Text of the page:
Dust properties along anomalous extinction sightlines
II. Studying extinction curves with dust models
INAF, Astronomical Observatory,
Vicolo dell’Osservatorio 5,
2 Department of Astronomy, Vicolo dell’Osservatorio 3, 35122 Padova, Italy
Accepted: 22 November 2010
Context. Studies of the dust extinction in the Galaxy have found that the large majority of sight lines analyzed obey a simple relation depending on one parameter, the total-to-selective extinction coefficient, RV. Different values of RV are able to match the whole extinction curve in different environments, thus characterize normal extinction curves. However anomalous curves i.e, curves which deviate strongly from this simple behavior have been observed in the Galaxy as well as external galaxies.
Aims. More than sixty curves with large ultraviolet deviations from their best-fit one-parameter curve are analyzed. The extinction curves are fitted with dust models to shed light on the properties of the grains along selected lines of sight, the processes affecting them, and their relations with the environmental characteristics.
Methods. The extinction curve models are developed using the latest prescriptions for grain-size distributions capable of describing one-parameter curves for RV values from 3.1 to 5.5. These models, extended here down to RV = 2.0, allow us to compare the resulting properties of our deviating curves with those of normal curves in a self-consistent framework, and thus to recover the relative trends overcoming the modeling uncertainties.
Results. In addition to 20 anomalous curves extracted from the same sample for study in a previous paper and revised here to account for the latest updates, these curves represent the largest, homogeneous sample of anomalous curves studied so far with dust models. Our results show that the ultraviolet deviations are driven by a larger amount of small grains than predicted for lines of sight where extinction depends on only one parameter. Moreover, the dust-to-gas ratios of anomalous curves are lower than the same values for no deviating lines of sight.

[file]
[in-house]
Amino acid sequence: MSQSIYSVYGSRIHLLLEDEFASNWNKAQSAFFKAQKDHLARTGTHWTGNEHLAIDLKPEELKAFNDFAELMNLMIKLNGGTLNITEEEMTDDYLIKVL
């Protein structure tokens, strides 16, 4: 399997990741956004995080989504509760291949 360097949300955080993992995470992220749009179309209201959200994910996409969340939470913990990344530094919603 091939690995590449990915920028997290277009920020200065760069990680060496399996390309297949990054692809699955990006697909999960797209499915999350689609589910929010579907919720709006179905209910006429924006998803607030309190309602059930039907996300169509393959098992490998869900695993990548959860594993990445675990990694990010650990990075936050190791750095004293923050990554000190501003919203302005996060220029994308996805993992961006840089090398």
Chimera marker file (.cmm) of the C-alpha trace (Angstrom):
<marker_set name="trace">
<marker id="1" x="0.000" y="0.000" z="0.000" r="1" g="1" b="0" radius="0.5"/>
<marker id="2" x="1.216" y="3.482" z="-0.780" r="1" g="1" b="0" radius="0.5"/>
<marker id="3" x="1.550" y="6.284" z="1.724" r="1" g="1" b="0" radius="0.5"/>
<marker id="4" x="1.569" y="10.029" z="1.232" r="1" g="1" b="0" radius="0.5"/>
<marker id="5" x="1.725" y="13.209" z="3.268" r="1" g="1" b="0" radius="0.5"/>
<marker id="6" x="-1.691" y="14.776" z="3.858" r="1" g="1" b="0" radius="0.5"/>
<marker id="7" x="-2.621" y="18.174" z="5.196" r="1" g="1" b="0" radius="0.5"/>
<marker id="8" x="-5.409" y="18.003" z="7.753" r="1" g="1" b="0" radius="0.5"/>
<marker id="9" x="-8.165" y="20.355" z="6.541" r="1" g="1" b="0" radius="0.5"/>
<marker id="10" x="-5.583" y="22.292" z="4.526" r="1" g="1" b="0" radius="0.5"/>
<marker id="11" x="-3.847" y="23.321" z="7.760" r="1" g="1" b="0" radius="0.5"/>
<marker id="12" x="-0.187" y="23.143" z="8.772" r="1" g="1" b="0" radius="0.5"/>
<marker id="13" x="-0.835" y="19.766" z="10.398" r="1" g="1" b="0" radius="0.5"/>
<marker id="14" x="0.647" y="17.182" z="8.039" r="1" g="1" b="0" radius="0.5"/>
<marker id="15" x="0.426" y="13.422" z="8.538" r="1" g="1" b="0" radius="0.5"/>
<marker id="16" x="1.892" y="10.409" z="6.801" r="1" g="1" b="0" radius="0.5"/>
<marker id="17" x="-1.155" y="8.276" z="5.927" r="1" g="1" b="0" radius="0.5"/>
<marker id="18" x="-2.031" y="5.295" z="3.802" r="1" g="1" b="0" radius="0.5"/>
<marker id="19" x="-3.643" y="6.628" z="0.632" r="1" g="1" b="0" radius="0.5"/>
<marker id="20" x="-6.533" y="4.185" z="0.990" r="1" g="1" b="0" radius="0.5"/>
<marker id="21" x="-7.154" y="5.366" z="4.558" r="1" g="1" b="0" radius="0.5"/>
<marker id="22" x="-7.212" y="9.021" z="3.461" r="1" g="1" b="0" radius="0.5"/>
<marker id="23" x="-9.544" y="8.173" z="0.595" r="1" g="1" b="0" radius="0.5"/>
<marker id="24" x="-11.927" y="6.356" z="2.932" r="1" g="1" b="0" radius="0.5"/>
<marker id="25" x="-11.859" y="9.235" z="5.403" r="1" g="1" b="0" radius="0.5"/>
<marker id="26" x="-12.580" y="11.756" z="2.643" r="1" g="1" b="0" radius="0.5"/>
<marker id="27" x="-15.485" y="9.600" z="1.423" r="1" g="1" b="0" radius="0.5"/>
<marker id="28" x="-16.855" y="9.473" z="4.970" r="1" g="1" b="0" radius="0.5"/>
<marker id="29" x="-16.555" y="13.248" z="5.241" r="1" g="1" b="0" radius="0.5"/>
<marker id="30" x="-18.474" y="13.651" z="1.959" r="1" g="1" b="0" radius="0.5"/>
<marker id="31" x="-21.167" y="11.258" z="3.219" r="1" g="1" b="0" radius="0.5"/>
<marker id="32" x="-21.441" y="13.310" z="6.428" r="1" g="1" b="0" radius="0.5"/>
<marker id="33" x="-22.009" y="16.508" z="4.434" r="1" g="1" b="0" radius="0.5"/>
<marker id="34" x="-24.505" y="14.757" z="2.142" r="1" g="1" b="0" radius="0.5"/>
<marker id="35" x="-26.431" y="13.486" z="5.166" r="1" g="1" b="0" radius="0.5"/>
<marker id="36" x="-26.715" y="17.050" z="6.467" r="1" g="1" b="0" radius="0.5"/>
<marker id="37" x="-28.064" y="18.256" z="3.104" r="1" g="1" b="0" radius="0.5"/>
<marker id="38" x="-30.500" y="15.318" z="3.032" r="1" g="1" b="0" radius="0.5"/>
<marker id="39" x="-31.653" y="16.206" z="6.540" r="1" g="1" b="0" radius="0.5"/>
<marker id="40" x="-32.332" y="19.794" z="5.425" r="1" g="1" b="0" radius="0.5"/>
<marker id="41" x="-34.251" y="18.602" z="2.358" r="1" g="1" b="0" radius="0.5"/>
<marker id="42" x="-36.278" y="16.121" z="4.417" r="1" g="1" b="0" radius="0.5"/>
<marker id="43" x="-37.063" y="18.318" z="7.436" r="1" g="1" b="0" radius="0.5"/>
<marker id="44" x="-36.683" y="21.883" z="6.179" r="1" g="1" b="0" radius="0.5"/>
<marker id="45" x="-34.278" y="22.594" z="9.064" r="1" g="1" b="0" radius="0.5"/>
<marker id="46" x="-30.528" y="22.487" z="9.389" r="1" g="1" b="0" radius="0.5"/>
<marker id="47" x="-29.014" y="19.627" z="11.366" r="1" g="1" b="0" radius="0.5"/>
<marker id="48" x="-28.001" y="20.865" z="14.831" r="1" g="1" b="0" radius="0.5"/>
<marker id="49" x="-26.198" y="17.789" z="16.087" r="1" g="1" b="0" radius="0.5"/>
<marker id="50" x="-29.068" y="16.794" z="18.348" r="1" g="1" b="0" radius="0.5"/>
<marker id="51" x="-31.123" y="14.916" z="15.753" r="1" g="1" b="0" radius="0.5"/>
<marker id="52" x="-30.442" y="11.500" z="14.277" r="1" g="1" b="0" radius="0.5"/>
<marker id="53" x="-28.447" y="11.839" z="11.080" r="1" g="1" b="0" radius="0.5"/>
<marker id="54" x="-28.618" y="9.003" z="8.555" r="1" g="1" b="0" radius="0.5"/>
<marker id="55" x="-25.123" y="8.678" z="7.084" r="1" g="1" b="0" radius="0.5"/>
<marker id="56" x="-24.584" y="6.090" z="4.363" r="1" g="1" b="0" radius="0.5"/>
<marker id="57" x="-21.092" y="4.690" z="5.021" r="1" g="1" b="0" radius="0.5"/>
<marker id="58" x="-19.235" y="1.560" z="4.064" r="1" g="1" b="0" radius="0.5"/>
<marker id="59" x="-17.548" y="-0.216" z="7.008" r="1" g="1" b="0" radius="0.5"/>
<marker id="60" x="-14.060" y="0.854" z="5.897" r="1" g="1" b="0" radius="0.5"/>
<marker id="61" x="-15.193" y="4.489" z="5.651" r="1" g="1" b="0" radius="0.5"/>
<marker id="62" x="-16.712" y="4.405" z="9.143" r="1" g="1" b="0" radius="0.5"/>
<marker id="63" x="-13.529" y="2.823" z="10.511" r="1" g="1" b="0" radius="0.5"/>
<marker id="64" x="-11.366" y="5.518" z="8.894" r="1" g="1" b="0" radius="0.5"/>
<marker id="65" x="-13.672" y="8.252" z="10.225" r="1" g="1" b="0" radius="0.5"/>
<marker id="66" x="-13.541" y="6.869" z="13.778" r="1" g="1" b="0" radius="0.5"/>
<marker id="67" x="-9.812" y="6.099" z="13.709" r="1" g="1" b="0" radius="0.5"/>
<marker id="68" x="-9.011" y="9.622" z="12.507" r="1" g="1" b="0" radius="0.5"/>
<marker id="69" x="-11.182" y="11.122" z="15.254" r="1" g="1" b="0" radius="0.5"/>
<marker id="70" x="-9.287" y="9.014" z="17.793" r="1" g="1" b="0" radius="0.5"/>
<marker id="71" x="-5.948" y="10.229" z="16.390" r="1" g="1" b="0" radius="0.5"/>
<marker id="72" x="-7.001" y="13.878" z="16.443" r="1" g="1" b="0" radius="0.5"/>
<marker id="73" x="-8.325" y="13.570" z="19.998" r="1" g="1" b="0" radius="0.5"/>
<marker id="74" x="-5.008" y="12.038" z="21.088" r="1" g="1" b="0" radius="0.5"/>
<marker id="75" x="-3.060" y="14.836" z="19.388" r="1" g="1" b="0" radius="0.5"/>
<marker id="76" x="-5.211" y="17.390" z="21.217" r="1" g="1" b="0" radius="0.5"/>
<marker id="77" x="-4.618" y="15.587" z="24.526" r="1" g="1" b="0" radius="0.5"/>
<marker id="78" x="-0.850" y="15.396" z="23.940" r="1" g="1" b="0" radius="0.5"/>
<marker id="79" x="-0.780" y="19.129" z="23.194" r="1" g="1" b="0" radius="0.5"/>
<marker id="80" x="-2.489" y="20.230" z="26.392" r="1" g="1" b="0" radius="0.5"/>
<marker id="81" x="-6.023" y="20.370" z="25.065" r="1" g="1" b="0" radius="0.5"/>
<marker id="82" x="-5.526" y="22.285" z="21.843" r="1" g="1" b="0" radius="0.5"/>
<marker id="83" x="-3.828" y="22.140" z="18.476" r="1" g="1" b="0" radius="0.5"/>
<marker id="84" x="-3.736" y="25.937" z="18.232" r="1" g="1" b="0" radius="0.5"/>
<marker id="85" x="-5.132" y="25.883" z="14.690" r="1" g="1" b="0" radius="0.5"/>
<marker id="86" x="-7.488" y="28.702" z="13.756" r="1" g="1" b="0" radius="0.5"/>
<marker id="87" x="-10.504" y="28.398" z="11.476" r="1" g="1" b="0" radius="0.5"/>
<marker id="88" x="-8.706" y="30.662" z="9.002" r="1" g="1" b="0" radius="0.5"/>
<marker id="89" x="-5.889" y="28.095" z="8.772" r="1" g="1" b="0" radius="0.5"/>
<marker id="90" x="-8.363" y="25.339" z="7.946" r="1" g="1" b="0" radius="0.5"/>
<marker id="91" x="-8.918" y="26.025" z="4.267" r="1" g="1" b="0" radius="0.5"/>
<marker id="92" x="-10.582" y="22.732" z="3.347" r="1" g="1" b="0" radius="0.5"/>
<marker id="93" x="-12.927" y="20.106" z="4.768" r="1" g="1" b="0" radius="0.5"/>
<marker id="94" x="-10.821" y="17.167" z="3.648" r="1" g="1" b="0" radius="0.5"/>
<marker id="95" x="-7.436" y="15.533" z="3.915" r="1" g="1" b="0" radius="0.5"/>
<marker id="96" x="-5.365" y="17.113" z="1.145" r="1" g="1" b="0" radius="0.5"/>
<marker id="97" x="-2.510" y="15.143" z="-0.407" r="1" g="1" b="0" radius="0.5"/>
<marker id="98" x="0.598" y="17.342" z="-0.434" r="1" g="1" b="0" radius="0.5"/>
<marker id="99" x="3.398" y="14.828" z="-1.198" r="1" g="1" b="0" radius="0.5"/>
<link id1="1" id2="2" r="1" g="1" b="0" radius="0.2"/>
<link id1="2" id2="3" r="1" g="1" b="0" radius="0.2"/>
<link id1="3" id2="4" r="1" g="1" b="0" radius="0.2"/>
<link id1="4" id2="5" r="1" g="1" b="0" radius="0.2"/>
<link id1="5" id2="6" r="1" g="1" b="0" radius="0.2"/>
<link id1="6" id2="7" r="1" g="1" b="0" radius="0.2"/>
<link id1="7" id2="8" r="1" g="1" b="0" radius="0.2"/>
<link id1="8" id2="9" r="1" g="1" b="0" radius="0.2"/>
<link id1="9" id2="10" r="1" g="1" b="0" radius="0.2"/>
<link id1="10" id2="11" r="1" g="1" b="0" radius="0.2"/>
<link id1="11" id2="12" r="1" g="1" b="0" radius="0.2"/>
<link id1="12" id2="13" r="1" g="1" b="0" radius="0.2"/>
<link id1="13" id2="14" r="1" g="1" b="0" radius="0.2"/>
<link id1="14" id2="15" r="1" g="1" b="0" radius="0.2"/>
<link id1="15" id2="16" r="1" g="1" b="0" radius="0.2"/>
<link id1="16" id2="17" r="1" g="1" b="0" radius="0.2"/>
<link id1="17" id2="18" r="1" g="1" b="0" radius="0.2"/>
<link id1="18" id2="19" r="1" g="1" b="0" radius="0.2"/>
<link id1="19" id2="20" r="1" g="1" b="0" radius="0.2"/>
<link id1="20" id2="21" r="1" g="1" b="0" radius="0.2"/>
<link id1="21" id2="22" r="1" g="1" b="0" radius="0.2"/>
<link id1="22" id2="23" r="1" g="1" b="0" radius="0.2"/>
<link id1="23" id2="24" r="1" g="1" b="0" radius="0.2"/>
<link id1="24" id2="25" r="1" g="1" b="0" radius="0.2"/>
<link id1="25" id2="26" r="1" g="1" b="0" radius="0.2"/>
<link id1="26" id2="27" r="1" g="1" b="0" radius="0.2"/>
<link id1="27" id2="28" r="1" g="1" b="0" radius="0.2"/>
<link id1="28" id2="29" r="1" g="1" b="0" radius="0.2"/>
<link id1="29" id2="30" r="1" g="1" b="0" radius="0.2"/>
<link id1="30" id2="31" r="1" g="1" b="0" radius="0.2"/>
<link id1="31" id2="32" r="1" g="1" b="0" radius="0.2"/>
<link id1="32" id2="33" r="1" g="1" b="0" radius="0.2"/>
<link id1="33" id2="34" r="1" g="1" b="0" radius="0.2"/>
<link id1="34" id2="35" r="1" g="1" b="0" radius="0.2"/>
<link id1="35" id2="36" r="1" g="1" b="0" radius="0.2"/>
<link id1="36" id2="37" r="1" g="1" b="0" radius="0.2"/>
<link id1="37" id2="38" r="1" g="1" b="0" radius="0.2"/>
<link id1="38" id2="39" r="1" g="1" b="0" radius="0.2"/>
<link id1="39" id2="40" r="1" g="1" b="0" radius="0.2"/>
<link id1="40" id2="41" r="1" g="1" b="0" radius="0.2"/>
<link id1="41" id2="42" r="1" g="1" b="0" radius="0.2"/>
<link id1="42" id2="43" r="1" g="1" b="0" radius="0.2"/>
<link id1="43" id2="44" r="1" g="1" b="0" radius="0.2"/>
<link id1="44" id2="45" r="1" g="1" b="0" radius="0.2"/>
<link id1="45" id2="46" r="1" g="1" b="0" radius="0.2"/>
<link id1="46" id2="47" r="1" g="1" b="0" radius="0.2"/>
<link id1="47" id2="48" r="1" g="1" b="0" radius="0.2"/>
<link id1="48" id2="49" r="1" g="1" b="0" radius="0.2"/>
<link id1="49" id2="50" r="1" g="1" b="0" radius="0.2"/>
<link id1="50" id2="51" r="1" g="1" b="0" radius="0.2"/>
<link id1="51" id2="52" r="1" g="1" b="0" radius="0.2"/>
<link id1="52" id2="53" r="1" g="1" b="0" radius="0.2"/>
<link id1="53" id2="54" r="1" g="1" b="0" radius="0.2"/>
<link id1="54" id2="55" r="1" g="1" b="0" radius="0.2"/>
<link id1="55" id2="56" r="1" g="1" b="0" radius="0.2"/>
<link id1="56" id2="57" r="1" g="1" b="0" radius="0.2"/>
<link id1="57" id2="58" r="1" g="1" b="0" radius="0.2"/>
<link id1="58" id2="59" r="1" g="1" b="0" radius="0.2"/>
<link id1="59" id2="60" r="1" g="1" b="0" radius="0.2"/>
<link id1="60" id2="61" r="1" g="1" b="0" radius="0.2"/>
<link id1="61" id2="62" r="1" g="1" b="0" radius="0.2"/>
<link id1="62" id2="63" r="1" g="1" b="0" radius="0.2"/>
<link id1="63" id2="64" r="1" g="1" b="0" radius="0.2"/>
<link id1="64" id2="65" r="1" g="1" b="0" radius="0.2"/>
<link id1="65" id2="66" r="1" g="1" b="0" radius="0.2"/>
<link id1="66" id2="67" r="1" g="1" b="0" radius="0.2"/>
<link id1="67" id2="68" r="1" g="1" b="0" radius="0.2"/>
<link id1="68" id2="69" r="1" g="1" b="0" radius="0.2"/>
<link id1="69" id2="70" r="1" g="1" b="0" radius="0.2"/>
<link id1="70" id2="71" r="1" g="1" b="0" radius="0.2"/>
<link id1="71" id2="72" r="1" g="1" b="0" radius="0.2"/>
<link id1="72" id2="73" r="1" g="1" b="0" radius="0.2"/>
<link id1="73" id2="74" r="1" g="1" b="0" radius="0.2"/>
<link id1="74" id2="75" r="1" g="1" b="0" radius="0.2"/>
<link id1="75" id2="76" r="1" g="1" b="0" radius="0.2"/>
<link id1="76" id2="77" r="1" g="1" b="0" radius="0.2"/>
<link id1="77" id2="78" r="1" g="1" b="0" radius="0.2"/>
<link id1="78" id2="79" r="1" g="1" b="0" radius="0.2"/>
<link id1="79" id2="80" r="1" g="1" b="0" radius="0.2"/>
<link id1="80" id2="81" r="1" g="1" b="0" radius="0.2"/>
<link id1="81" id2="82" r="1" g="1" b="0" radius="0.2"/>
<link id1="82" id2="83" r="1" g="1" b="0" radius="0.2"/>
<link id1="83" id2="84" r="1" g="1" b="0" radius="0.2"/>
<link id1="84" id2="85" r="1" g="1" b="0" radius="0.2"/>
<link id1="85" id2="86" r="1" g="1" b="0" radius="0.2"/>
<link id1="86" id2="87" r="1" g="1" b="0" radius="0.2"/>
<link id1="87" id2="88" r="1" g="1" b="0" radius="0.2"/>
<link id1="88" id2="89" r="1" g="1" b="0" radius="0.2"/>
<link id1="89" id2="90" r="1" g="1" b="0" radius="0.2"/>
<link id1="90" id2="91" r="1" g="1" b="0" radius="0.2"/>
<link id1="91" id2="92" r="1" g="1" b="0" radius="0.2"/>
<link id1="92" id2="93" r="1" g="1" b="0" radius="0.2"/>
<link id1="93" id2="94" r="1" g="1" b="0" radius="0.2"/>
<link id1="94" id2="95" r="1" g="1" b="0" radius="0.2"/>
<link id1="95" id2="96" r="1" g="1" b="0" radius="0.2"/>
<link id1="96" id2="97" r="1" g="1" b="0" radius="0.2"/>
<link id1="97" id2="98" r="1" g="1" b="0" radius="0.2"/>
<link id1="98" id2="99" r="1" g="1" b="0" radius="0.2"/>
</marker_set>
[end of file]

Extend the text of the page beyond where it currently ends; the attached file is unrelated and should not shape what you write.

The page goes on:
Conclusions. Both shocks and grain-grain collisions should destroy dust grains, hence reduce the amount of the dust trapped in the grains, modify the size distribution of the dust, and increase the small-to-large grain size ratio. Therefore, the extinction properties derived should correspond to sight lines where shocks and high velocity flows perturb the physical state of the interstellar medium and leave their signature on the dust properties.
Key words: dust, extinction / ISM: clouds / open clusters and associations: general / galaxies: ISM
© ESO, 2011